TPP Trades our Freedom for Corporate Control
Our iconic, coherent U.S. Constitution was written on four sheets of parchment, listing our obligations and responsibilities for governance. Counting the Preamble and all 27 Amendments, our Constitution comes to 20 typed pages. The First Amendment alone covers a multitude of freedoms: religion, press, assembly, speech, and the right to petition the government. This amendment is all of 45 words. In contrast, our Affordable Health Care bill has 2,032 pages.
The proposed Trans Pacific Partnership (TPP) beats all with 6,000 pages. The TPP is less a trade agreement than a handover of every aspect of our civic life to the control of various U.S. trading partners, foreign corporations, and multinational U.S. businesses.
This agreement can give corporations the ability to shred our Constitution at will. This agreement would violate protections offered to citizens by important articles of the Constitution. For example, Article III, which established the judicial branch of the U.S. government, assigns its powers and established the right of trial by jury. The TPP puts judicial decisions in the hands of an international panel of arbitrators whose decisions could not be challenged in U.S. courts.
The Affordable Care Act (ACA) can also be dismantled. Private medical corporations control the ACA. But the TPP would make even this privatized healthcare act non-functional. One of the TPP’s goals is to extend the patents on pharmaceuticals, to eliminate the less costly generic versions of drugs. We are already seeing runaway drug prices without the TPP. For instance, the hepatitis C drug Sovaldi, manufactured by Gilead Science Inc., costs $1,000 for one pill.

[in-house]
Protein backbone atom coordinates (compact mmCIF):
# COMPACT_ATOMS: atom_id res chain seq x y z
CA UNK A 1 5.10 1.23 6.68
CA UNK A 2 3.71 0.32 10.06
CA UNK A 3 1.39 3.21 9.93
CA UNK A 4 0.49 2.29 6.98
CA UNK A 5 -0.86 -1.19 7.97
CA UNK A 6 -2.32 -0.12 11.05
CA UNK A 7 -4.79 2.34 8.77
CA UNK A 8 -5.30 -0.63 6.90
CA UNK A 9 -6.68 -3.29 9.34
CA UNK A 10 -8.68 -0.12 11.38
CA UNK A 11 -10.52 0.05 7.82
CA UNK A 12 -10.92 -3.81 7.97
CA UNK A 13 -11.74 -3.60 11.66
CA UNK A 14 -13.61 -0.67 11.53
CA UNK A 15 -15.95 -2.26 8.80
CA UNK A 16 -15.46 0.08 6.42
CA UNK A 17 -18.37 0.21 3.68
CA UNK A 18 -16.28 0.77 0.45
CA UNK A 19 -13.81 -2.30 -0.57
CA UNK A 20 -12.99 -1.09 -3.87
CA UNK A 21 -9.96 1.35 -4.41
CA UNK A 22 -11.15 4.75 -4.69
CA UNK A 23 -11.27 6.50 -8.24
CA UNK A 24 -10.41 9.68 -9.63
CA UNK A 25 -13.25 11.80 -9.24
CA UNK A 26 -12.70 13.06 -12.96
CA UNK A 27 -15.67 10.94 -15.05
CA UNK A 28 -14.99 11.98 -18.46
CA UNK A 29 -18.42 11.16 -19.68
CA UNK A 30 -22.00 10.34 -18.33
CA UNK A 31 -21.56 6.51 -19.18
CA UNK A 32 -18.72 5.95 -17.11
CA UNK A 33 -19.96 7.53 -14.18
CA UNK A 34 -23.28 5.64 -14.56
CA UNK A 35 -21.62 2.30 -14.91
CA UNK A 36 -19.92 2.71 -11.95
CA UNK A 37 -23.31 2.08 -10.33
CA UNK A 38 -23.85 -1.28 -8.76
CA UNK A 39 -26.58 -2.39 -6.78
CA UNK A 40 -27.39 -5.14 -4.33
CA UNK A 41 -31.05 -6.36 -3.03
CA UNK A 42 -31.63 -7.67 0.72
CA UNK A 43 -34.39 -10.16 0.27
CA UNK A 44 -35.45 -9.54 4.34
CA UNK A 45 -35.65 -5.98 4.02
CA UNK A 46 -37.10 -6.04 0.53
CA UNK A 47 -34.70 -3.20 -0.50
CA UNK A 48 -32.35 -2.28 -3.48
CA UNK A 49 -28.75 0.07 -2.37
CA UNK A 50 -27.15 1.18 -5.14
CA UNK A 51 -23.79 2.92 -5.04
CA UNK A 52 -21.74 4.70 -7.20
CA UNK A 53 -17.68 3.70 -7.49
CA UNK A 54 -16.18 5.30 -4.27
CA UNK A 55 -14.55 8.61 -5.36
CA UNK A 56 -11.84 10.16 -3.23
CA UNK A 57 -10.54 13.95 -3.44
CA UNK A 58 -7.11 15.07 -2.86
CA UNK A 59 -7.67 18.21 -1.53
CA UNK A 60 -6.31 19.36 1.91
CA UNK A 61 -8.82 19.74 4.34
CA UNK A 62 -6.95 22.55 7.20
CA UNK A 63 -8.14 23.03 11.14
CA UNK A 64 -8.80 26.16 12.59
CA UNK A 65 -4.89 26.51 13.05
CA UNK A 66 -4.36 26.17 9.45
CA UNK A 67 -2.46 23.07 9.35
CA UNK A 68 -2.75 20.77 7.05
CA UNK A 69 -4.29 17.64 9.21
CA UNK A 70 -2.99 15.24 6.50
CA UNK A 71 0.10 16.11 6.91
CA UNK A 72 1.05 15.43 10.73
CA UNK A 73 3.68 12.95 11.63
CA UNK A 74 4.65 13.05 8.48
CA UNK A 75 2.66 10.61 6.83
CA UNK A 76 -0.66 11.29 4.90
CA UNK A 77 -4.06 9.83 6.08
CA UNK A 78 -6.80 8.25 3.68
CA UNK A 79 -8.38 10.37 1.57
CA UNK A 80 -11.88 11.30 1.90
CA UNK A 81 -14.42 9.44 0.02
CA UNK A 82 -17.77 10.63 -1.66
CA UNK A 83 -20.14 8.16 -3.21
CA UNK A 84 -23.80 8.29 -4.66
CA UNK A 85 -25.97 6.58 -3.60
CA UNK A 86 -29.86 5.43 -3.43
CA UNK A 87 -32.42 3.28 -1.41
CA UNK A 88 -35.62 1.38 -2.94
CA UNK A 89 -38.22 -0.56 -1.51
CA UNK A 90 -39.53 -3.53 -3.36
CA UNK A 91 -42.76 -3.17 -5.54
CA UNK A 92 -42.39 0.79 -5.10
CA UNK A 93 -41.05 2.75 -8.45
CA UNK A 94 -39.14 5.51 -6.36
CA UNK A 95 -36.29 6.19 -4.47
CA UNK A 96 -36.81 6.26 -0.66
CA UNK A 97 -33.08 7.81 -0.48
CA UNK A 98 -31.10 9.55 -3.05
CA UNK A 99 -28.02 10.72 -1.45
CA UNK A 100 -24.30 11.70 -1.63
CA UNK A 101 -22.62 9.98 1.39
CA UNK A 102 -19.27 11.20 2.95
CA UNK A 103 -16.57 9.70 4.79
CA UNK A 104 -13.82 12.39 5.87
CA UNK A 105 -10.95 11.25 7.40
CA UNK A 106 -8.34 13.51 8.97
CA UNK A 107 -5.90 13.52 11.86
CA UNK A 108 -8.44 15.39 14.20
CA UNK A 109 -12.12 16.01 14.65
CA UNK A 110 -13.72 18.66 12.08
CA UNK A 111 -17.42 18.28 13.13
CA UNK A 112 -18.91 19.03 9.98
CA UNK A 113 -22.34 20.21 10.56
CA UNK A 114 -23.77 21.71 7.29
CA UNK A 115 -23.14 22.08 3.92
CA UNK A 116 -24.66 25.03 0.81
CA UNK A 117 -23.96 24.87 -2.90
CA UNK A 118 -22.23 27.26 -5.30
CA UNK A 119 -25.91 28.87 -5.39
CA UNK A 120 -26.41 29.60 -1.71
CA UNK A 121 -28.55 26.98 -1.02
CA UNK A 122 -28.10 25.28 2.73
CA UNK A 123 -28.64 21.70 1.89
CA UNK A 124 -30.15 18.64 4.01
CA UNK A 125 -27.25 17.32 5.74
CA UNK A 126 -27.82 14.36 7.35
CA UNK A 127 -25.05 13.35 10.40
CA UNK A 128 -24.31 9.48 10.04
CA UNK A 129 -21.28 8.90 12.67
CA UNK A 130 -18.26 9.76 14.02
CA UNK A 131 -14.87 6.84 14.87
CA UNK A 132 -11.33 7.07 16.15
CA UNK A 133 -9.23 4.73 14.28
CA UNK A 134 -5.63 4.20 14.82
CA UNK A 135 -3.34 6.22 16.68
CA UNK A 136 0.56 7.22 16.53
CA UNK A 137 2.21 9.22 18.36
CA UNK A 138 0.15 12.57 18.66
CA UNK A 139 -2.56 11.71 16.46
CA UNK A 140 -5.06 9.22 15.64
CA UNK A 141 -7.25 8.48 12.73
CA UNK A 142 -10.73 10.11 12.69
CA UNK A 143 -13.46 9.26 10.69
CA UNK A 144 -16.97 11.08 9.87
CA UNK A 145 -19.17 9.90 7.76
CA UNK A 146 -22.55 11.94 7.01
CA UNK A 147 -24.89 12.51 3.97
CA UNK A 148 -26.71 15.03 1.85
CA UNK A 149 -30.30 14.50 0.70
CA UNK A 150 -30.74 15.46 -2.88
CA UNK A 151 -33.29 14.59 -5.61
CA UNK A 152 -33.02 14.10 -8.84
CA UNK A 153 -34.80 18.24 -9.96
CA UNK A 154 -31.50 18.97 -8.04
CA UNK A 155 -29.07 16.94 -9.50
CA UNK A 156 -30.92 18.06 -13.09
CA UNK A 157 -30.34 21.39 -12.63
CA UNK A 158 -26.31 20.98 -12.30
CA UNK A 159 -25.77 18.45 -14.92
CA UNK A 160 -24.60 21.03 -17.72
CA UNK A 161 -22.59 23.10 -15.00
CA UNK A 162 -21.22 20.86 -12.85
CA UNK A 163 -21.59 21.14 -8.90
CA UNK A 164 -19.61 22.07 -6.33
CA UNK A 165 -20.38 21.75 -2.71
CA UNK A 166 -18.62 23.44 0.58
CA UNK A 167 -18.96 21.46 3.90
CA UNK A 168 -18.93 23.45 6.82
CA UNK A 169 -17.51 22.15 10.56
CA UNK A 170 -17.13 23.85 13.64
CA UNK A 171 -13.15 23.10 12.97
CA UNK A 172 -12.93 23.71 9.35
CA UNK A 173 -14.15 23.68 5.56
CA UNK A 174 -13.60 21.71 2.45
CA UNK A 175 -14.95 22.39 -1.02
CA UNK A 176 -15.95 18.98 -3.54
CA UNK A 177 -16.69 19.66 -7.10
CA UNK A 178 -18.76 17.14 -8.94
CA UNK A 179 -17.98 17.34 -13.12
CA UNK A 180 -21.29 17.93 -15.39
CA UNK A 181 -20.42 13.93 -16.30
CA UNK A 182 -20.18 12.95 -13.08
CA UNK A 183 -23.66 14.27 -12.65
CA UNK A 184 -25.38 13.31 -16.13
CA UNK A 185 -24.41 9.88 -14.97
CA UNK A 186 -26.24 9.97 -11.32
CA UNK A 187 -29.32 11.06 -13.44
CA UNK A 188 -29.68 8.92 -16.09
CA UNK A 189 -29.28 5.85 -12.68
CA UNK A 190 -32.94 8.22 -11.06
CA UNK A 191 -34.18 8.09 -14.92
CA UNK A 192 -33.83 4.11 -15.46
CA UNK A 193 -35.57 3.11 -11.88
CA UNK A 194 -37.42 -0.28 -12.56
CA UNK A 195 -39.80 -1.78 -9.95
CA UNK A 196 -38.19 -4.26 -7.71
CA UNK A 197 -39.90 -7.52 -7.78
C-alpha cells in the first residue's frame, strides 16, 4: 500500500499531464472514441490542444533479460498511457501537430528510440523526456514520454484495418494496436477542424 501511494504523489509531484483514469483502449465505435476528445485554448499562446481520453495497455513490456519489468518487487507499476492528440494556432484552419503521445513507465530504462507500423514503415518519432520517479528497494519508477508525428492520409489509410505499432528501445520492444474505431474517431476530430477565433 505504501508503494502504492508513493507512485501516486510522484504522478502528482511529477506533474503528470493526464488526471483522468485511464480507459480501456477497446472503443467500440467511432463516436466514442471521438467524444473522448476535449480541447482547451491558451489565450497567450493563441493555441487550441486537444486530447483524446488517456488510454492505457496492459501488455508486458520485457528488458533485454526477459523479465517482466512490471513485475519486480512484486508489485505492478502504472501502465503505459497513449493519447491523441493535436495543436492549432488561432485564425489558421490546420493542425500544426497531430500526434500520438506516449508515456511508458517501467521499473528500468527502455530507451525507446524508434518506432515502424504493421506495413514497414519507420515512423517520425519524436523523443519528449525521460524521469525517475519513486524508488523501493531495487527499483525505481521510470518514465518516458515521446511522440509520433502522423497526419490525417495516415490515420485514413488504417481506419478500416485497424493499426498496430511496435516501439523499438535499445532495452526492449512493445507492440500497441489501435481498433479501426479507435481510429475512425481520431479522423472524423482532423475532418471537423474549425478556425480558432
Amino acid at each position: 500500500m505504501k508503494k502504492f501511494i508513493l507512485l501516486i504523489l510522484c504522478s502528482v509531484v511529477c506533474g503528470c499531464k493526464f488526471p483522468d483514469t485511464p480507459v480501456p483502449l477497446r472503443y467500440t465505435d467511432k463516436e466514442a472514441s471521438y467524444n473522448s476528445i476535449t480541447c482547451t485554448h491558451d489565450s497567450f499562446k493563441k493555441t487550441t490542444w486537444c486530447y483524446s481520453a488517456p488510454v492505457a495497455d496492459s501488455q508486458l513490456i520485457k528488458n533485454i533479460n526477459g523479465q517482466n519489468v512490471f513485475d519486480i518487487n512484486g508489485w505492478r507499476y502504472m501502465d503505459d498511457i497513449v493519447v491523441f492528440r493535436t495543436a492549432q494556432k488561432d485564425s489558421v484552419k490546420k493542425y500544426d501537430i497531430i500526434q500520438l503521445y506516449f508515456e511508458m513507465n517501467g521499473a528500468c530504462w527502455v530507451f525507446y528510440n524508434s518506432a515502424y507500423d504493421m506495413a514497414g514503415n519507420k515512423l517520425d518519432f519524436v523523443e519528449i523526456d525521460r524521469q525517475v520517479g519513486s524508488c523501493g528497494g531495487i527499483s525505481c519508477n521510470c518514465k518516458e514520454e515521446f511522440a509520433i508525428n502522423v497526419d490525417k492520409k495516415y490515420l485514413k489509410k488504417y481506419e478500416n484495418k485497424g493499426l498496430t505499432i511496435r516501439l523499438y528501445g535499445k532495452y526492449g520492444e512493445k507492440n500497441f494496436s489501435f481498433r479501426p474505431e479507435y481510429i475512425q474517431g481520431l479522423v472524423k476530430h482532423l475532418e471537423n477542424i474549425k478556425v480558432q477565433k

Then there is the matter of copyrights, which can be for life plus 70 years. This simply amounts to a transfer of wealth from users to large, rights-holding corporations. It will make it more difficult for libraries and archives, for journalists, and for ordinary users seeking to make use of works from long-dead authors.
Our net neutrality agreements could be challenged.
The origin of food imports will no longer be listed. Our laws protecting us from outdated foods, toxic chemicals, and destructive environmental policies can be bypassed by unelected/unselected foreign arbitrators.
This agreement is too lengthy to cover all the egregious pitfalls. Our constitution and sovereignty are both in jeopardy. On February 4, President Obama and ministers from 11 other nations signed the Trans Pacific Partnership; but it isn’t law yet because Congress must ratify this monstrous corporate giveaway. The best we can do is to call our representatives in Congress and tell them to oppose it. Call toll free 877-762-8762 and ask separately for Senators Barbara Boxer and Dianne Feinstein. Call Congresswoman Nancy Pelosi or Jackie Speier. Follow up by calling all three legislators’ home offices, to make a bigger impact.
— Denise D’Anne